by Christy Bieber | Updated July 19, 2021 - First published on Dec. 28, 2020
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Here's what's going on with mortgage rates at the end of December.
Mortgage rates drifted slightly upward on Monday Dec. 28 for all but the 15-year fixed-rate loan. Here's what you need to know about current mortgage rates as December draws to a close.
|Mortgage Type||Today's Interest Rate|
|30-year fixed mortgage||2.782%|
|20-year fixed mortgage||2.615%|
|15-year fixed mortgage||2.205%|
The average 30-year mortgage rate today is 2.782%, up .002% from an average of 2.780% on Christmas Eve. For each $100,000 borrowed at today's average rate, your monthly principal and interest payment would add up to $410. Total interest costs would add up to $47,578 per $100,000 borrowed over the life of the loan.
Check out The Ascent's mortgage calculator to see what your monthly payment might be and how much your loan will ultimately cost. Also learn how much money you'd save by snagging a lower interest rate, making a larger down payment, or choosing a shorter loan term.
The average 20-year mortgage rate today is 2.615%, up 0.001% from an average of 2.614% on Christmas Eve. You'd be looking at a principal and interest payment of $535 per $100,000 borrowed at today's average rate. During your entire loan repayment period, you'd pay total interest costs of $28,514 per $100,000 borrowed.
Interest costs are lower over time, but monthly payments are higher as compared with the 30-year fixed-rate loan. When you pay off your debt a decade sooner, your total costs fall but your monthly payments rise since you have less time to repay your loan -- and thus pay interest for less time.
The average 15-year mortgage rate today is 2.205%, down 0.021% from an average of 2.226% on Christmas Eve. A mortgage loan at today's average interest rate would cost you $653 per $100,000 borrowed. The total costs of interest would add up to $17,538 per $100,000 borrowed at today's average rate.
Since you cut even more time off your repayment period with a 15-year fixed-rate mortgage, your monthly payment is even higher but total interest costs are lower. You'll need to decide if you'd rather be debt-free much faster even if that means paying higher monthly payments.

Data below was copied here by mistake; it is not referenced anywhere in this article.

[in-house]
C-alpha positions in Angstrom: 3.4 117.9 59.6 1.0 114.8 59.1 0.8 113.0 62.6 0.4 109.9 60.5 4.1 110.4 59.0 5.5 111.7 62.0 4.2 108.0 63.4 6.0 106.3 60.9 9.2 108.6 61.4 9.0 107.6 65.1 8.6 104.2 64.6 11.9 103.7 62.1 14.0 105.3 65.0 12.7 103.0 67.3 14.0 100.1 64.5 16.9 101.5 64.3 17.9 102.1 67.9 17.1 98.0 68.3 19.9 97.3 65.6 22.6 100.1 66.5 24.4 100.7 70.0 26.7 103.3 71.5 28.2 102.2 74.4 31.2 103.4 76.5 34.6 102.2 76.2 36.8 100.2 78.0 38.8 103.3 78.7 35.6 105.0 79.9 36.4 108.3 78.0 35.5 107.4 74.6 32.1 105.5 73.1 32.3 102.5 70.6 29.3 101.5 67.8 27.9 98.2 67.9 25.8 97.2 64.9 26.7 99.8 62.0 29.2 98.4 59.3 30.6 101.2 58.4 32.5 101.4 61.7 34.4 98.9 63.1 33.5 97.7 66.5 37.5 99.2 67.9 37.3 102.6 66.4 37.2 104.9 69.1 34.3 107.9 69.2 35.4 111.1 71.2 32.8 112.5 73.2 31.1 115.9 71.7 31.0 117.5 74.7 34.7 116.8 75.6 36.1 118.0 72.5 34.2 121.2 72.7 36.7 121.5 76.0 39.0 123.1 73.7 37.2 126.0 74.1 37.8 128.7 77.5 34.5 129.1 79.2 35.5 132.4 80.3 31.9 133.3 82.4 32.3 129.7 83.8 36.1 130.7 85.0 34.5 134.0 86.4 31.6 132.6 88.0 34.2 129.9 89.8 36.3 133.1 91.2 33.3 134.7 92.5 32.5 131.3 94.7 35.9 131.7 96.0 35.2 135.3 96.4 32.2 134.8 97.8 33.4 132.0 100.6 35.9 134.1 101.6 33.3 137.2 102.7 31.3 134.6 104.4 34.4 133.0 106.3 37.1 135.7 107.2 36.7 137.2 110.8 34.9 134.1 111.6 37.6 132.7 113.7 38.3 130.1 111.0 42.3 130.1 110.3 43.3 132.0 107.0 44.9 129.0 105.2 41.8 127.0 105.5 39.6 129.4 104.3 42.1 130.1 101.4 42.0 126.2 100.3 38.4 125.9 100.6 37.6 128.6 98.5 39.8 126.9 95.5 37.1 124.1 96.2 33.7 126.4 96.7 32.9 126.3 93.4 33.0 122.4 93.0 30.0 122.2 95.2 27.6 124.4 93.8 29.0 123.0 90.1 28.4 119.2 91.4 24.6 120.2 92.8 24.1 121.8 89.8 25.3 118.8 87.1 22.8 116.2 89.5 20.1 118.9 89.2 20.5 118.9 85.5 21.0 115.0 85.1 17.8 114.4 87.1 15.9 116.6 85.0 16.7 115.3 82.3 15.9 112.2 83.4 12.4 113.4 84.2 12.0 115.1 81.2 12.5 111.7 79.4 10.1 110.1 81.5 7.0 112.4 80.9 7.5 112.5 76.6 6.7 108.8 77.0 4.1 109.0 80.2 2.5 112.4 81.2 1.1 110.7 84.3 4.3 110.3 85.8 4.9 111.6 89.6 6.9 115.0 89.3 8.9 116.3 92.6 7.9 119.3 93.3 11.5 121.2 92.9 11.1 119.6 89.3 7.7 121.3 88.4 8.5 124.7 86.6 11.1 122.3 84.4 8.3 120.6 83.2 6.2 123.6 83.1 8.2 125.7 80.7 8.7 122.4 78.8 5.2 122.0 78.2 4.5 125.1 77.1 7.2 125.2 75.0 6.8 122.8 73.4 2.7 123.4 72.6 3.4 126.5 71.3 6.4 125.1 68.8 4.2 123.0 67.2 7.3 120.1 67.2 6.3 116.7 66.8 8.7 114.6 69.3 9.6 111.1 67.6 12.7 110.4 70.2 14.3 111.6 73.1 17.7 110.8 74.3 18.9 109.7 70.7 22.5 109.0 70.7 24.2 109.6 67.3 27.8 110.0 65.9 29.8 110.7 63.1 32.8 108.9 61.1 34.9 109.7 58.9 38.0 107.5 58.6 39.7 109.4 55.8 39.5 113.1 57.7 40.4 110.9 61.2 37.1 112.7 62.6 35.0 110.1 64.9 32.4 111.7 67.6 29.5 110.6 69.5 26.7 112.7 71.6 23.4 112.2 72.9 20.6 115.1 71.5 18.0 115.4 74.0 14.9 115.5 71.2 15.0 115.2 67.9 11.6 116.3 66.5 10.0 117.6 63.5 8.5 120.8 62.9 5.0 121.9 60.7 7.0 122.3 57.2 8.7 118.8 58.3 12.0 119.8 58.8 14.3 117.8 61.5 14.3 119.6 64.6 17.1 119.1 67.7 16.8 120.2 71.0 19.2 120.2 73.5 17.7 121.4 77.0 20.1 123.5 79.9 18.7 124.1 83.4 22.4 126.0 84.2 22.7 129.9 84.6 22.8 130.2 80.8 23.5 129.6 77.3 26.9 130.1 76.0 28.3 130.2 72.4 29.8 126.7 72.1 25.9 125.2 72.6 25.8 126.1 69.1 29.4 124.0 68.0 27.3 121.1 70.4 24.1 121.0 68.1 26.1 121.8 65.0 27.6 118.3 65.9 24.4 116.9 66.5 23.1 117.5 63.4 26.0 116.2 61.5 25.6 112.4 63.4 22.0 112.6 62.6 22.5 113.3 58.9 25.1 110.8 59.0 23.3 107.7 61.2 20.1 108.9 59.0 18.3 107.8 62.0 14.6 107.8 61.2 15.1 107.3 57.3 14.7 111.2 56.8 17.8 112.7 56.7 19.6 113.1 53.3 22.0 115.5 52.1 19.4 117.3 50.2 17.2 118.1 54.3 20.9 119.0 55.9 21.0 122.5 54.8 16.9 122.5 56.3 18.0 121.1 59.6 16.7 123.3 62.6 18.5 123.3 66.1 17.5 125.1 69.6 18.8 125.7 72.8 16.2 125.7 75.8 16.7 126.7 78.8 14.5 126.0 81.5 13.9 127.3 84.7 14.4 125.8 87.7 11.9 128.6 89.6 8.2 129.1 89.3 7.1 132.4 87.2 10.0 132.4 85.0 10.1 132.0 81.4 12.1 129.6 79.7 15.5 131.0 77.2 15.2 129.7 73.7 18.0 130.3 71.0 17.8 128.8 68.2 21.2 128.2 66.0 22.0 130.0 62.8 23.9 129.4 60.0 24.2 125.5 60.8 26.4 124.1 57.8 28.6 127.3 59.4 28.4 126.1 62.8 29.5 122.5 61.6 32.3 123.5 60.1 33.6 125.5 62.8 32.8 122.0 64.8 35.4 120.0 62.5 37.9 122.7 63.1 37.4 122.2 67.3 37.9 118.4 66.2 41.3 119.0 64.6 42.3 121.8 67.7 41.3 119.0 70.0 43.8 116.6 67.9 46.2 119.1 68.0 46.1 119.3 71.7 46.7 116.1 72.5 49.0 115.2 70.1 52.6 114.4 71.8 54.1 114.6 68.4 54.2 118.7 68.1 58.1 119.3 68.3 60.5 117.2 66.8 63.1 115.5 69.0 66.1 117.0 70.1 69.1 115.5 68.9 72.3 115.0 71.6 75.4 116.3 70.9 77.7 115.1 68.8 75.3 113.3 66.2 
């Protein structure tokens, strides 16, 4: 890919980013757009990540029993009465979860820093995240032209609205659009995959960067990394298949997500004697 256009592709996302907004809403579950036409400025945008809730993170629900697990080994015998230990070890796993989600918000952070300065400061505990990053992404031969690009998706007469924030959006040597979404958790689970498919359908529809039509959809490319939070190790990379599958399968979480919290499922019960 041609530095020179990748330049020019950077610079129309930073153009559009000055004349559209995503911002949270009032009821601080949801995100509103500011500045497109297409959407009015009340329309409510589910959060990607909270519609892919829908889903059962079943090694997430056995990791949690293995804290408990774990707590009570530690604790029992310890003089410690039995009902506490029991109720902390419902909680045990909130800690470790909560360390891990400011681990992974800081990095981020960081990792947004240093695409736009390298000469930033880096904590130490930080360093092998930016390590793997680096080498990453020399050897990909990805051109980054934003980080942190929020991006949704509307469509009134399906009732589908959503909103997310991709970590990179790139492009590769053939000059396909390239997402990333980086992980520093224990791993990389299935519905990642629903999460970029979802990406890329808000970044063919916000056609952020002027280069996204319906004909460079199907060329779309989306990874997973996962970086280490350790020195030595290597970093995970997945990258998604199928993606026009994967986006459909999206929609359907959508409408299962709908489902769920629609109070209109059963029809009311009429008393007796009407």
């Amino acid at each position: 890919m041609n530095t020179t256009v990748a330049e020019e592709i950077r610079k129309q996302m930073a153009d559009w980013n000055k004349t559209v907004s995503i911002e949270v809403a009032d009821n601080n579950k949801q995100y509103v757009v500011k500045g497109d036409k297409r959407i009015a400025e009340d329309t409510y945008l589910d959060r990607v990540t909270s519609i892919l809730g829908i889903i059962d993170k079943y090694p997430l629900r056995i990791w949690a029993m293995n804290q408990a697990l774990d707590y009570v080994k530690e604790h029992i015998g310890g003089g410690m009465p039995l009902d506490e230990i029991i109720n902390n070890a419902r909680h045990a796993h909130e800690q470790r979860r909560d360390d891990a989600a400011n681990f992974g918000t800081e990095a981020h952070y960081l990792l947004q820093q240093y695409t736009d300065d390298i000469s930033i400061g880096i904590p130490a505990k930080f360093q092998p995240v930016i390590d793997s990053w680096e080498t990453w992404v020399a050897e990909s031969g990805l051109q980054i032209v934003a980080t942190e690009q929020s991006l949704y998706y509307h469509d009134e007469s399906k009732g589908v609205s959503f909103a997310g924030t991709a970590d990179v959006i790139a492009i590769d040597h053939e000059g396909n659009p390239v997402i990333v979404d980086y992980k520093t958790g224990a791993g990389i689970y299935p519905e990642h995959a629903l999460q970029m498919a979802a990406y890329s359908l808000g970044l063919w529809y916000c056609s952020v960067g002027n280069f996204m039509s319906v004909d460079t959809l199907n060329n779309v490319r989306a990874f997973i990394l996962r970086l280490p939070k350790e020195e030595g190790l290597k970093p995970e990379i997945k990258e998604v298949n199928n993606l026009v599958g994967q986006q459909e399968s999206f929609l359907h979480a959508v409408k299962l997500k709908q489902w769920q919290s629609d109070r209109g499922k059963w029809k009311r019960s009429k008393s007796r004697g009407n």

The average 5/1 ARM rate is 3.315%, up 0.123% from an average of 3.192% on Christmas Eve. Adjustable-rate mortgages are riskier than fixed-rate mortgages because your rate could go up -- which would mean your payment could go up too. When your rate begins adjusting in five years, there's a very good chance it will go higher since rates are currently near record lows. There's no benefit to taking this risk since you can currently secure a 30-year fixed-rate loan at a more competitive starting rate than the 5/1 ARM is offering.
A mortgage rate lock guarantees you a certain interest rate for a specified period of time -- usually 30 days, but you may be able to secure your rate for up to 60 days. You'll generally pay a fee to lock in your mortgage rate, but that way, you're protected in case rates climb between now and when you actually close on your mortgage.
If you plan to close on your home within the next 30 days, then it pays to lock in your mortgage rate based on today's rates -- especially since they're so competitive. But if your closing is more than 30 days away, you may want to choose a floating rate lock instead for what will usually be a higher fee, but one that could save you money in the long run. A floating rate lock lets you secure a lower rate on your mortgage if rates fall prior to your closing, and while today's rates are still quite low, we don't know if rates will go up or down over the next few months. As such, it pays to:
To find out what rates are available to you so you can decide whether or not to lock in, compare rates from some of the best mortgage lenders. It's a good idea to get at least three quotes as rates can vary considerably from one lender to the next and even small differences in rate can add up over time.
Chances are, interest rates won't stay put at multi-decade lows for much longer. That's why taking action today is crucial, whether you're wanting to refinance and cut your mortgage payment or you're ready to pull the trigger on a new home purchase.
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